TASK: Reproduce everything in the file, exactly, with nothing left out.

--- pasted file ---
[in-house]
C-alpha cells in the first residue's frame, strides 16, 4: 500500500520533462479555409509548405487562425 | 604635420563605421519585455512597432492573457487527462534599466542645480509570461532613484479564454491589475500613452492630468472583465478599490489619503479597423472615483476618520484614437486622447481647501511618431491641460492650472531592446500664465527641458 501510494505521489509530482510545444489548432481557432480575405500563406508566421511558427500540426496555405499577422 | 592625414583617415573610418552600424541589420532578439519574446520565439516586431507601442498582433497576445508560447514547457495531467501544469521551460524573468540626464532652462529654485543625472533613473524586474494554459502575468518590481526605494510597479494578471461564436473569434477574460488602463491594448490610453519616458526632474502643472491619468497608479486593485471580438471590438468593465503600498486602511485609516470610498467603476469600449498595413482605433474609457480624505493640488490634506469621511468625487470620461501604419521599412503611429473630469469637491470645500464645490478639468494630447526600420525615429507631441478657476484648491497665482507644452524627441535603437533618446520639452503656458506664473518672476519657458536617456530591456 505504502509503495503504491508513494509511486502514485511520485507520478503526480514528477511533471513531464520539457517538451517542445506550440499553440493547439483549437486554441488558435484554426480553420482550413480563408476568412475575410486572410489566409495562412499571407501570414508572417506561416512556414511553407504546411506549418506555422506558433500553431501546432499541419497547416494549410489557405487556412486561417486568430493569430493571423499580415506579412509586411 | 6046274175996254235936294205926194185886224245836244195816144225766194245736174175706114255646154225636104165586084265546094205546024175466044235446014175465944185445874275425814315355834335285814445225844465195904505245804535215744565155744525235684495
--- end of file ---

[in-house]
C-alpha cells in the first residue's frame, strides 16, 4: 500500500520533462479555409509548405487562425 | 604635420563605421519585455512597432492573457487527462534599466542645480509570461532613484479564454491589475500613452492630468472583465478599490489619503479597423472615483476618520484614437486622447481647501511618431491641460492650472531592446500664465527641458 501510494505521489509530482510545444489548432481557432480575405500563406508566421511558427500540426496555405499577422 | 592625414583617415573610418552600424541589420532578439519574446520565439516586431507601442498582433497576445508560447514547457495531467501544469521551460524573468540626464532652462529654485543625472533613473524586474494554459502575468518590481526605494510597479494578471461564436473569434477574460488602463491594448490610453519616458526632474502643472491619468497608479486593485471580438471590438468593465503600498486602511485609516470610498467603476469600449498595413482605433474609457480624505493640488490634506469621511468625487470620461501604419521599412503611429473630469469637491470645500464645490478639468494630447526600420525615429507631441478657476484648491497665482507644452524627441535603437533618446520639452503656458506664473518672476519657458536617456530591456 505504502509503495503504491508513494509511486502514485511520485507520478503526480514528477511533471513531464520539457517538451517542445506550440499553440493547439483549437486554441488558435484554426480553420482550413480563408476568412475575410486572410489566409495562412499571407501570414508572417506561416512556414511553407504546411506549418506555422506558433500553431501546432499541419497547416494549410489557405487556412486561417486568430493569430493571423499580415506579412509586411 | 6046274175996254235936294205926194185886224245836244195816144225766194245736174175706114255646154225636104165586084265546094205546024175466044235446014175465944185445874275425814315355834335285814445225844465195904505245804535215744565155744525235684495